Award-winning wildlife and portrait artist
Wild Card winner for 2019 Sky Arts Portrait Artist of the Year
Raised over £65,000 for the Born Free Foundation in 2019
Raised over £50,000 for the Invictus Games in 2018
Ex-military helicopter commander
Winchester artist Hannah Shergold has a fascinating, albeit peculiar back story and is now one of the most successful self-representing artists in the UK. Since leaving the Armed Forces in April 2018 Hannah has hosted two solo exhibitions on London’s Pall Mall and within 15 months raised over £120,000 for charity through the sale of her artwork. She recently partnered with Prince William’s conservation charity Tusk with a fundraising target of £75,000. Despite the current Covid-19 crisis Hannah has committed to releasing her 2020 collection in the next three months with 20% of all proceeds being donated to Tusk. Furthermore, she will reserve two paintings for sealed bid auction with 100% of the proceeds being donated to the charity.
But despite her success, Hannah has taken a less conventional route to reach it. She graduated from Cambridge University in 2006 having studied pre-clinical Veterinary Medicine. After three years as a bronze sculptor she joined the Royal Military Academy Sandhurst and commissioned into the Army Air Corps. Following a ground tour of Afghanistan with the infantry she qualified as a Lynx helicopter pilot and has served all over the world including Germany, Canada and Kenya.
In 2015 Hannah was deployed to Kenya to conduct medical evacuation duties. Often based in austere locations in the remote northern deserts, she flew multiple casualties with life-threatening conditions to medical facilities in Nairobi. Having experimented with painting whilst on standby Hannah’s work quickly drew a following, and since her return to the UK in 2016 Hannah has featured on Sky Arts Portrait Artist of the Year, in the Financial Times “How To Spend It”, Mayfair Times, Luxury London magazine, and was listed as one of the top 10 “Women to Watch in the Arts” by About Time magazine.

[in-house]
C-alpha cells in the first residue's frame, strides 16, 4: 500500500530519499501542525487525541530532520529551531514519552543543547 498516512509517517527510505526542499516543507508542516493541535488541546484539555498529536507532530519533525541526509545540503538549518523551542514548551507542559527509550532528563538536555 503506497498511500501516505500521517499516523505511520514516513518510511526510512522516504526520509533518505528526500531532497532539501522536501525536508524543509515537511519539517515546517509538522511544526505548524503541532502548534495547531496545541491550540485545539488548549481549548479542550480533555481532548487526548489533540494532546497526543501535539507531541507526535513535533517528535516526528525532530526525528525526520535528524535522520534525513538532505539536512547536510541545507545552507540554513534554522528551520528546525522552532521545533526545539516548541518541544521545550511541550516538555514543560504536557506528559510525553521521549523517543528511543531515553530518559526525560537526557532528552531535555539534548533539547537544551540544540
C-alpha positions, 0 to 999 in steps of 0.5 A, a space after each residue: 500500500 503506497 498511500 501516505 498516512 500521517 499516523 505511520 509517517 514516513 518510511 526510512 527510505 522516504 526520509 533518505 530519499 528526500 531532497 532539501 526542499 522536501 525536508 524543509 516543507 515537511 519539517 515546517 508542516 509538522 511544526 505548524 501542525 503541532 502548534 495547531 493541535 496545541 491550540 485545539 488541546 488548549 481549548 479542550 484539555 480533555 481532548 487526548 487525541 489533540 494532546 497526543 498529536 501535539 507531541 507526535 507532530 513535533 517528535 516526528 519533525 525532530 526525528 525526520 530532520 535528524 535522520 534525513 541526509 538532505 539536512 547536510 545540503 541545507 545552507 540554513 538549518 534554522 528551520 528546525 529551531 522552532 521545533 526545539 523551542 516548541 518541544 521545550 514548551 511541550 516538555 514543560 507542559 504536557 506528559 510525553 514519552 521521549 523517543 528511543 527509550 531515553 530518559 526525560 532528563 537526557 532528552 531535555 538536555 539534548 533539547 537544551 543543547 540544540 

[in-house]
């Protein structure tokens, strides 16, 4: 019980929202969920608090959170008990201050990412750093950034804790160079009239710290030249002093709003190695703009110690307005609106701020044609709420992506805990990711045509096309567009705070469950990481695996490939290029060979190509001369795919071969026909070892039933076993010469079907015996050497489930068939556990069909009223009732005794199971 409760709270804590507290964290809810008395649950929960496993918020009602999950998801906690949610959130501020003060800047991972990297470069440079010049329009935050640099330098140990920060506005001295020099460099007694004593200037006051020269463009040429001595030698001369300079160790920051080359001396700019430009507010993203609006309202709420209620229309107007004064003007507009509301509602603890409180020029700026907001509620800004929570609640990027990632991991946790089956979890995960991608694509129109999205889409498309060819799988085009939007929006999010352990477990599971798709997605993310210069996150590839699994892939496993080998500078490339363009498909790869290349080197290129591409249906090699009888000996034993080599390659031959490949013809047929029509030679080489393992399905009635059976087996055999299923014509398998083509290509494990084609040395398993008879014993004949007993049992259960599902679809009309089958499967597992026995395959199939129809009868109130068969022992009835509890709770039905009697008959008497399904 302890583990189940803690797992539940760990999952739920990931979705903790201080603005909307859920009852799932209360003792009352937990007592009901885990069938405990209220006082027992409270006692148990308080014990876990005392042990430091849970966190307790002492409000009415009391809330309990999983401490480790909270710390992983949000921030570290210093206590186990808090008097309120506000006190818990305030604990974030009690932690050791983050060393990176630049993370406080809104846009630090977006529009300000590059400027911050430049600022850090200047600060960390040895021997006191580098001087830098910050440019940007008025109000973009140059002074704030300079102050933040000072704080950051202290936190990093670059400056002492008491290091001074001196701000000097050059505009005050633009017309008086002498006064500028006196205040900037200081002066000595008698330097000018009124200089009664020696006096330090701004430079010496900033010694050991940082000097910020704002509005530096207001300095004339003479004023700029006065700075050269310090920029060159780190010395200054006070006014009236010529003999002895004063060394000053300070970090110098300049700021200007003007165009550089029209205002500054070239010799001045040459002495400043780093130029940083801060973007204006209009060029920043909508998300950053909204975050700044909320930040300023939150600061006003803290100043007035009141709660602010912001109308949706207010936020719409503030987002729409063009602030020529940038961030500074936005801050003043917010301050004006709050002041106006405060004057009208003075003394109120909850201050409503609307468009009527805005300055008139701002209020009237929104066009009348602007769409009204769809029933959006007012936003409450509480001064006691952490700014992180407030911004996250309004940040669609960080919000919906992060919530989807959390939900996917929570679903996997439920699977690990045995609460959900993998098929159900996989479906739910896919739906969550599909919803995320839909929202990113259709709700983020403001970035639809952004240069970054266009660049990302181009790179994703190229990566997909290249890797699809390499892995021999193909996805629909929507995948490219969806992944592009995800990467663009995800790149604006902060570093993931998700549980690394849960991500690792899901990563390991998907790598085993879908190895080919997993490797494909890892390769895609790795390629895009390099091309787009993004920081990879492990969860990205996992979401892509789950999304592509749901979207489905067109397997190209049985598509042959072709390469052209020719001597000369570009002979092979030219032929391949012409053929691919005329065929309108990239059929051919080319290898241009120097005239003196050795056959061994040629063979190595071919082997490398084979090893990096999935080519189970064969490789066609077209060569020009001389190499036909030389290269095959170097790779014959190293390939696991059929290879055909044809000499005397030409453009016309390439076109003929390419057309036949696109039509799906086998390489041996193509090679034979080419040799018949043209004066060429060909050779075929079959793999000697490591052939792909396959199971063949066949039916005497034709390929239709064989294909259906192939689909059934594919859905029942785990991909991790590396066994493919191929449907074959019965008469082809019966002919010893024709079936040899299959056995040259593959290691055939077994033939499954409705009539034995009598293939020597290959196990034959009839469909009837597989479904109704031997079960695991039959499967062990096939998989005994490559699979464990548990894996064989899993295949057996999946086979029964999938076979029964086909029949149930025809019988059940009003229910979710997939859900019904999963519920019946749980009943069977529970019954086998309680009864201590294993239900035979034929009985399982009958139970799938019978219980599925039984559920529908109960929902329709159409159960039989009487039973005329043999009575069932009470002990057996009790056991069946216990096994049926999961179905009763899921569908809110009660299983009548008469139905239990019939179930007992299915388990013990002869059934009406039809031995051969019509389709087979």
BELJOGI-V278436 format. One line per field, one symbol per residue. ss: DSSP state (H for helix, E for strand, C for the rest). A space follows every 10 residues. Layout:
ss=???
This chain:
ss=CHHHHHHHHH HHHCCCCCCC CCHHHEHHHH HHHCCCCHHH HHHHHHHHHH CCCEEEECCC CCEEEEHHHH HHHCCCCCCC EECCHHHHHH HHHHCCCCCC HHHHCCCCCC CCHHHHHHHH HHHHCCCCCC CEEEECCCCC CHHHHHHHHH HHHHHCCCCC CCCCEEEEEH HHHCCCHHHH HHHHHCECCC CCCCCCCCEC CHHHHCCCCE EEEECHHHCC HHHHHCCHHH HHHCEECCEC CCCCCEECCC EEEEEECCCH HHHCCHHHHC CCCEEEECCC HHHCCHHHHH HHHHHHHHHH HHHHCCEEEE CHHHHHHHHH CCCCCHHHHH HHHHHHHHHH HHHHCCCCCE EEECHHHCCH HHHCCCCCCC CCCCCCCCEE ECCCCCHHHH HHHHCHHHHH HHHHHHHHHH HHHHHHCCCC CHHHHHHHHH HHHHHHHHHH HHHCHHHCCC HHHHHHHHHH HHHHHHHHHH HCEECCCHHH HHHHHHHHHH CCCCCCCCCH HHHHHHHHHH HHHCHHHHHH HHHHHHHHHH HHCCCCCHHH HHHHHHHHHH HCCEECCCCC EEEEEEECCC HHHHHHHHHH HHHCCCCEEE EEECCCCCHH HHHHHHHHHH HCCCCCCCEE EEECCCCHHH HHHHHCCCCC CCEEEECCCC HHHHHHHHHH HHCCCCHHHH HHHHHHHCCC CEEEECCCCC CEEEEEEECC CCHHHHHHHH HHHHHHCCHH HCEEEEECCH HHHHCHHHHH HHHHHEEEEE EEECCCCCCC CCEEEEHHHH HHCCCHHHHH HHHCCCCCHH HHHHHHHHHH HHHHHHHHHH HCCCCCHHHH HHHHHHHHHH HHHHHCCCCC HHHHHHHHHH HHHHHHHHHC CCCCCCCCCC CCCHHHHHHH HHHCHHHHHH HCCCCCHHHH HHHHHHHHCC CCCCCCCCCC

Since returning from Kenya in 2016 Hannah has developed her style and technique using oil paints and palette knives. Her unique use of horizontal and vertical strokes to break up her paintings brings a geometric element to a subject matter not normally associated with straight lines.
Hannah captures the energy and movement of her subjects with a bold use of impasto paint in vibrant, often unnatural colours. She works quickly to capture a likeness whilst the paint is still wet, moving the medium across the canvas to create the network of layers that are threaded through her work.
“My technique is a marriage of science and art and came about by happy accident”, Hannah says. “I am a scientist at heart and my quest for anatomical accuracy would often override any artistic looseness. In frustration I moved to destroy a painting with a builder’s knife, but the paint scraped off in such an interesting way that I had to explore the idea further. I try to ‘break’ the painting and force the viewer’s brain to work harder to find the image. It is a push and pull process - a balance between realism and abstraction.”